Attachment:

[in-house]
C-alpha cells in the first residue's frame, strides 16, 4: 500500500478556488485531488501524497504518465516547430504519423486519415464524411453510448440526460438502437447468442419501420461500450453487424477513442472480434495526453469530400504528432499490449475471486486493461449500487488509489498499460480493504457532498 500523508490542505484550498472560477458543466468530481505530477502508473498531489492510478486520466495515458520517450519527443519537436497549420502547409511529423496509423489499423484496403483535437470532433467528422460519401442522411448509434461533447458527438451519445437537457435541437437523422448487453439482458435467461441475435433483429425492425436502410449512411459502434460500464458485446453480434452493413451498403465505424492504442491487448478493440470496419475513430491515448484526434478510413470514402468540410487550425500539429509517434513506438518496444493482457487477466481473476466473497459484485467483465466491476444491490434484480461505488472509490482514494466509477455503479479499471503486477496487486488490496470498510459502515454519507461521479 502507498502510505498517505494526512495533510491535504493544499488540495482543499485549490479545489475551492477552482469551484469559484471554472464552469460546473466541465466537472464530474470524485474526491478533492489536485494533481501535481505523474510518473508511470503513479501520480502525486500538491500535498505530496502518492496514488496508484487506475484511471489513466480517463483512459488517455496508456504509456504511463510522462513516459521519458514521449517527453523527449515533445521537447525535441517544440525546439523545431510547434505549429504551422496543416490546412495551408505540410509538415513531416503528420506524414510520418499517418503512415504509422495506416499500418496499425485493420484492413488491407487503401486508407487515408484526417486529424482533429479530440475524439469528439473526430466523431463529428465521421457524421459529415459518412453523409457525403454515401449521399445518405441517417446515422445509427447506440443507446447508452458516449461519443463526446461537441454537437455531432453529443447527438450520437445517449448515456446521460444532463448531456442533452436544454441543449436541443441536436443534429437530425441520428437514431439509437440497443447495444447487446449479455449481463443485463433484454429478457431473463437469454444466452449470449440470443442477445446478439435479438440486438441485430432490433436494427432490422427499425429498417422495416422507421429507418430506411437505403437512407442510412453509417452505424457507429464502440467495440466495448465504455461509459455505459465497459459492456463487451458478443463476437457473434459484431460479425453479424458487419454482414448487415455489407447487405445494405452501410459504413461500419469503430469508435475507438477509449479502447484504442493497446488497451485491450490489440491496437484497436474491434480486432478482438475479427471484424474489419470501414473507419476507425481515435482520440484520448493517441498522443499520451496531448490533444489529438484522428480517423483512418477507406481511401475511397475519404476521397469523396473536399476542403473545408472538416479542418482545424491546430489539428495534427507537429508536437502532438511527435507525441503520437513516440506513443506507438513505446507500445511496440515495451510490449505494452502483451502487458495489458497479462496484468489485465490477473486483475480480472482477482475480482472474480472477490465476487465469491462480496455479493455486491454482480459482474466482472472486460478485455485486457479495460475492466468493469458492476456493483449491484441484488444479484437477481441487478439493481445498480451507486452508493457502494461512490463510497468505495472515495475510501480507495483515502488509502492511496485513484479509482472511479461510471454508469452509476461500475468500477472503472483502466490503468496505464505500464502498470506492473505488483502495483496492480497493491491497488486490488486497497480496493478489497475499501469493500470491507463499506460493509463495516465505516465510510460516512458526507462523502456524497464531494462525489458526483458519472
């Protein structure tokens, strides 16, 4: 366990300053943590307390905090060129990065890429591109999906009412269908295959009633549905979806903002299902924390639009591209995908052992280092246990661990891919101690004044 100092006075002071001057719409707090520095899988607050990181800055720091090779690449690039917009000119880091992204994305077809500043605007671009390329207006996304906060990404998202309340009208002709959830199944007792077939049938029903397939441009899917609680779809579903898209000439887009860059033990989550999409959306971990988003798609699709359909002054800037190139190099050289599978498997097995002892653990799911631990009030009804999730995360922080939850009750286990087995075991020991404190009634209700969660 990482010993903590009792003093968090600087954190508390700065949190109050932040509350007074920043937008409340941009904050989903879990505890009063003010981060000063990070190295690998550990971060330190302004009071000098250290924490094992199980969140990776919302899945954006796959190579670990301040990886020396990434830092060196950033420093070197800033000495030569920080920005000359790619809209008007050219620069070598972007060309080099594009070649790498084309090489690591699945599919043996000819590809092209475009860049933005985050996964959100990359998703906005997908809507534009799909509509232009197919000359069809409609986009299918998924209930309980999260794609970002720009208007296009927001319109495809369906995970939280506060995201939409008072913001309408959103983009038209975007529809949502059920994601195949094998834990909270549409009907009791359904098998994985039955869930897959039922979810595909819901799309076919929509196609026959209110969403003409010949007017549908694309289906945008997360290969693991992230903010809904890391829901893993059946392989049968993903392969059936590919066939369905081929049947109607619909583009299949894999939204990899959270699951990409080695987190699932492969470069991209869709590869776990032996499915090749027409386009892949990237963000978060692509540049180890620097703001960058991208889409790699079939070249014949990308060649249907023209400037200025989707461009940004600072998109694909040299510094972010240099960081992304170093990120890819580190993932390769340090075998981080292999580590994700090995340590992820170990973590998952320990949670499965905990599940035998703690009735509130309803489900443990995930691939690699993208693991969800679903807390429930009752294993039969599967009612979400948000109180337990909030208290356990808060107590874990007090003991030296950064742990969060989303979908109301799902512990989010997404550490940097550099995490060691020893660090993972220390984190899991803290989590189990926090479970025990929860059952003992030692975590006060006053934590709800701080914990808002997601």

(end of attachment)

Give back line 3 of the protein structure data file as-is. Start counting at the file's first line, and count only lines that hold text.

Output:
């Protein structure tokens, strides 16, 4: 366990300053943590307390905090060129990065890429591109999906009412269908295959009633549905979806903002299902924390639009591209995908052992280092246990661990891919101690004044 100092006075002071001057719409707090520095899988607050990181800055720091090779690449690039917009000119880091992204994305077809500043605007671009390329207006996304906060990404998202309340009208002709959830199944007792077939049938029903397939441009899917609680779809579903898209000439887009860059033990989550999409959306971990988003798609699709359909002054800037190139190099050289599978498997097995002892653990799911631990009030009804999730995360922080939850009750286990087995075991020991404190009634209700969660 990482010993903590009792003093968090600087954190508390700065949190109050932040509350007074920043937008409340941009904050989903879990505890009063003010981060000063990070190295690998550990971060330190302004009071000098250290924490094992199980969140990776919302899945954006796959190579670990301040990886020396990434830092060196950033420093070197800033000495030569920080920005000359790619809209008007050219620069070598972007060309080099594009070649790498084309090489690591699945599919043996000819590809092209475009860049933005985050996964959100990359998703906005997908809507534009799909509509232009197919000359069809409609986009299918998924209930309980999260794609970002720009208007296009927001319109495809369906995970939280506060995201939409008072913001309408959103983009038209975007529809949502059920994601195949094998834990909270549409009907009791359904098998994985039955869930897959039922979810595909819901799309076919929509196609026959209110969403003409010949007017549908694309289906945008997360290969693991992230903010809904890391829901893993059946392989049968993903392969059936590919066939369905081929049947109607619909583009299949894999939204990899959270699951990409080695987190699932492969470069991209869709590869776990032996499915090749027409386009892949990237963000978060692509540049180890620097703001960058991208889409790699079939070249014949990308060649249907023209400037200025989707461009940004600072998109694909040299510094972010240099960081992304170093990120890819580190993932390769340090075998981080292999580590994700090995340590992820170990973590998952320990949670499965905990599940035998703690009735509130309803489900443990995930691939690699993208693991969800679903807390429930009752294993039969599967009612979400948000109180337990909030208290356990808060107590874990007090003991030296950064742990969060989303979908109301799902512990989010997404550490940097550099995490060691020893660090993972220390984190899991803290989590189990926090479970025990929860059952003992030692975590006060006053934590709800701080914990808002997601």